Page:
Tips for Kitchen Organization: Working with Small Spaces

Tips for organizing kitchens top to bottom and making the best use of small kitchen spaces.

Keeping a busy kitchen organized can be a challenge in even the most spacious environment, but those with small kitchens have to add an extra dose of creativity to the task. These tips for the organization can help you put even the tiniest galley-sized cooking space into ideal shape.

Getting started

Remove everything from your cupboards. You may be surprised at some of the things you find. If you unearth speciality pans, serving pieces, or other items that you never or rarely use, consider donating them to a good cause and regaining the storage space they have been using.

For items that you do not use often, but want to keep – for example, stock pots, roasting pans, or holiday serving pieces – look for storage outside your kitchen.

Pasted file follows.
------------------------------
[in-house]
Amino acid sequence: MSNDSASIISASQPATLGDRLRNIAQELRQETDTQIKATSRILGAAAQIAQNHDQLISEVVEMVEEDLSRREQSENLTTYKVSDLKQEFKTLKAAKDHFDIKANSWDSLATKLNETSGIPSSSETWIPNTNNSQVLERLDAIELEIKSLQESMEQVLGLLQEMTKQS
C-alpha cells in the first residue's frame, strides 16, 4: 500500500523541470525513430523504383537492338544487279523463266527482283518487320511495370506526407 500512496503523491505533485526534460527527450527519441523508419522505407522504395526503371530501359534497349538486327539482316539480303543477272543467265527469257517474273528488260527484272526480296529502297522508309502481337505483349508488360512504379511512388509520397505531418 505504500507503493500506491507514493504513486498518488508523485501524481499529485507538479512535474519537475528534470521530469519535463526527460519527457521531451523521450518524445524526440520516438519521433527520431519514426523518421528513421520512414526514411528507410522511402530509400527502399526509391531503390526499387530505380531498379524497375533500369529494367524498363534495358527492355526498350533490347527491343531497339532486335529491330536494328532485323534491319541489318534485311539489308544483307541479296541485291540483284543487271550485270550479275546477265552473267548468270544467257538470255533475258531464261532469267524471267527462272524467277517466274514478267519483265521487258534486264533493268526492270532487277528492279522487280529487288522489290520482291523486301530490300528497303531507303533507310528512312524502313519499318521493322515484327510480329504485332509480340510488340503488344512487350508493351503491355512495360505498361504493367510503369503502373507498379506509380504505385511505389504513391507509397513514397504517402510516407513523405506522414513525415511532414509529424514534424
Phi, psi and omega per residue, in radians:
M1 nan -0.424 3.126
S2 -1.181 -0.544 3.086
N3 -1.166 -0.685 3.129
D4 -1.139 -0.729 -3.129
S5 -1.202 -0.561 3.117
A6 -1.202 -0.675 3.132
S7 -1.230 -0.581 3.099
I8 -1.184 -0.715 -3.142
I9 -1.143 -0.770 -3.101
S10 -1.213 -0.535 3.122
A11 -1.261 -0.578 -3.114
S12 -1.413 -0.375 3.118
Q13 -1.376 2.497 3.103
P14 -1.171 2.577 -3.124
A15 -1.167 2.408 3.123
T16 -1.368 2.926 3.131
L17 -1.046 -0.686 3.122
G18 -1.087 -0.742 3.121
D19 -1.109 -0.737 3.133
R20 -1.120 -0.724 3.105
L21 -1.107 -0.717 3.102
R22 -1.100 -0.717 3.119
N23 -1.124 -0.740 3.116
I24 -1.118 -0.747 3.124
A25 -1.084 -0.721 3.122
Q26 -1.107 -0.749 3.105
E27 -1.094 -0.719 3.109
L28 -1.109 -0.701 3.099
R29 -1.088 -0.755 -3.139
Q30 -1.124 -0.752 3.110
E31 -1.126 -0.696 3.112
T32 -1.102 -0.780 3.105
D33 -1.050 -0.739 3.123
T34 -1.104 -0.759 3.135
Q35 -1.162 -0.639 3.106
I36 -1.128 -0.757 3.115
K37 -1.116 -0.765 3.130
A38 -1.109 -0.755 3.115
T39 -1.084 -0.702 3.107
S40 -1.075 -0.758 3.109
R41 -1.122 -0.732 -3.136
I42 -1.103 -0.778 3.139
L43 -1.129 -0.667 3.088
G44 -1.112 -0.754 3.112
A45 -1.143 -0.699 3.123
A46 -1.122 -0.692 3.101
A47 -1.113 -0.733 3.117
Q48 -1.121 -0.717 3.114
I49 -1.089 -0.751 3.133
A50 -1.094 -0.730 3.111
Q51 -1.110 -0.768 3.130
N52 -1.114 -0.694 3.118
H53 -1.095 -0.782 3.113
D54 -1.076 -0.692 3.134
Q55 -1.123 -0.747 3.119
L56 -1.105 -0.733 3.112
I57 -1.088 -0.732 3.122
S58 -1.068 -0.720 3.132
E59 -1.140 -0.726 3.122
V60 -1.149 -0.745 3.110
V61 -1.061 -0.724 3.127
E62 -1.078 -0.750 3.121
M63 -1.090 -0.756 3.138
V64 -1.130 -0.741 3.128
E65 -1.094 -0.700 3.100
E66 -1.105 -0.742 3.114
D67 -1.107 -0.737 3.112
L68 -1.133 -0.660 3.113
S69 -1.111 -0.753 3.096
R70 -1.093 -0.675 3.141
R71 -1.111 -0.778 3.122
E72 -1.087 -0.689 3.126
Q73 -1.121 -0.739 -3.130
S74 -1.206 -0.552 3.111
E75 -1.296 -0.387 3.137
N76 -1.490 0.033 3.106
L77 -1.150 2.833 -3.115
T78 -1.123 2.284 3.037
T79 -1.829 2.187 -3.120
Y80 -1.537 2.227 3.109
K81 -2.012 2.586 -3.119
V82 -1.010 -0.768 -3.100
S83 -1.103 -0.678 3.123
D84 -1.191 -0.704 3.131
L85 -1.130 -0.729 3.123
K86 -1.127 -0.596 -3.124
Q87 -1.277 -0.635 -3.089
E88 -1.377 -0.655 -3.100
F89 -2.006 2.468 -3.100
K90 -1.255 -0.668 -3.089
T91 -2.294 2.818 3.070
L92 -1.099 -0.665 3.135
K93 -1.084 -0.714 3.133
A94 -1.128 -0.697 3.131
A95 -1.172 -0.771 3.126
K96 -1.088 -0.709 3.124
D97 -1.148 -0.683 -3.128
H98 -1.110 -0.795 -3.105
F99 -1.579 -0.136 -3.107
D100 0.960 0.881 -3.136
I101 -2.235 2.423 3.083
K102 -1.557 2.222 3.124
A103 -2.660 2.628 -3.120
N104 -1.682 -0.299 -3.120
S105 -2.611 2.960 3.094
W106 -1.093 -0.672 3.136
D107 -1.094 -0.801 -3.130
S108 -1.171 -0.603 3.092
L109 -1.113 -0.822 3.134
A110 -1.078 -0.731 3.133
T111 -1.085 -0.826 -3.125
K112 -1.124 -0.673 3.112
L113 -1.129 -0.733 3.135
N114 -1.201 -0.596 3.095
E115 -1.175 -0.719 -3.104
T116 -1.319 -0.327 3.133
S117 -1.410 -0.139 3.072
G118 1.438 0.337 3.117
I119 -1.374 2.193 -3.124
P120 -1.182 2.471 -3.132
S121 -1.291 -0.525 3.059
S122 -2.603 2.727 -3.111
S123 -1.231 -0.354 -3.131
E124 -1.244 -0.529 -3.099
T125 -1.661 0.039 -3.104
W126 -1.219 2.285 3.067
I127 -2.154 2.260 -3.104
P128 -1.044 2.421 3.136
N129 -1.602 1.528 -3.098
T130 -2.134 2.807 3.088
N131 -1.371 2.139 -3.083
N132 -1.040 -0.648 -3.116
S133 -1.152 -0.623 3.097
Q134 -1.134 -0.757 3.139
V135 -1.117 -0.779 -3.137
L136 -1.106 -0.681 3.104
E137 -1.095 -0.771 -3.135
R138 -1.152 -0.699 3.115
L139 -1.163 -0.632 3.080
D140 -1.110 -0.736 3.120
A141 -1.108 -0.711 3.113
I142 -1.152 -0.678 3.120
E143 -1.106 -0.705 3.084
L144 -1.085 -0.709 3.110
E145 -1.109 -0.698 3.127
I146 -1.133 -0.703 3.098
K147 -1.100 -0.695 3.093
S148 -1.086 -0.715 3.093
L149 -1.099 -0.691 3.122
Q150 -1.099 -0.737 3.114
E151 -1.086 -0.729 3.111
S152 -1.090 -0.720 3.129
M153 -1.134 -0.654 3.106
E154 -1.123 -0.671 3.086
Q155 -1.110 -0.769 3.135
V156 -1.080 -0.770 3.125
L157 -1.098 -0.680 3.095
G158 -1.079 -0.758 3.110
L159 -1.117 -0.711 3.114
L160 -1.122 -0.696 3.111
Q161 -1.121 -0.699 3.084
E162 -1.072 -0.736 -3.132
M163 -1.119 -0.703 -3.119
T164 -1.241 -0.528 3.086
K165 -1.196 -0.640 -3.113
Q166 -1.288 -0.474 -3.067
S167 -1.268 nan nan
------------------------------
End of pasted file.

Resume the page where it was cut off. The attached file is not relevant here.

If you are only using them once or twice a year, you can keep these items in the laundry room, attic, or basement and use your valuable kitchen space for your more frequently-used items.

If you have space in a dining room, purchase a hutch or buffet to stash crystal, china, or serving pieces there instead of in your kitchen. Now you are ready to streamline your storage.

Cupboards and Cabinets

If you have a small kitchen, it is highly likely you think you do not have enough cupboard space. While this may be true, you are probably not using your cupboard space as efficiently as possible. If you have deep cupboards, one great way to make each shelf more accessible is to install sliding shelves or wire baskets on slides. Sliding shelves pull out to make it easier to see and reach items that are toward the back of each shelf.

Have an awkward corner cabinet? Install a Lazy Susan so that items are easy to spin toward the front. If your cupboard shelves are too broad, then insert an additional tray so you do not waste the space. You can also find tiered shelf inserts to make it easy to see items that you store in the back of each shelf.

If you have many small, loose items in your cabinets, try to group them and place them in stackable baskets.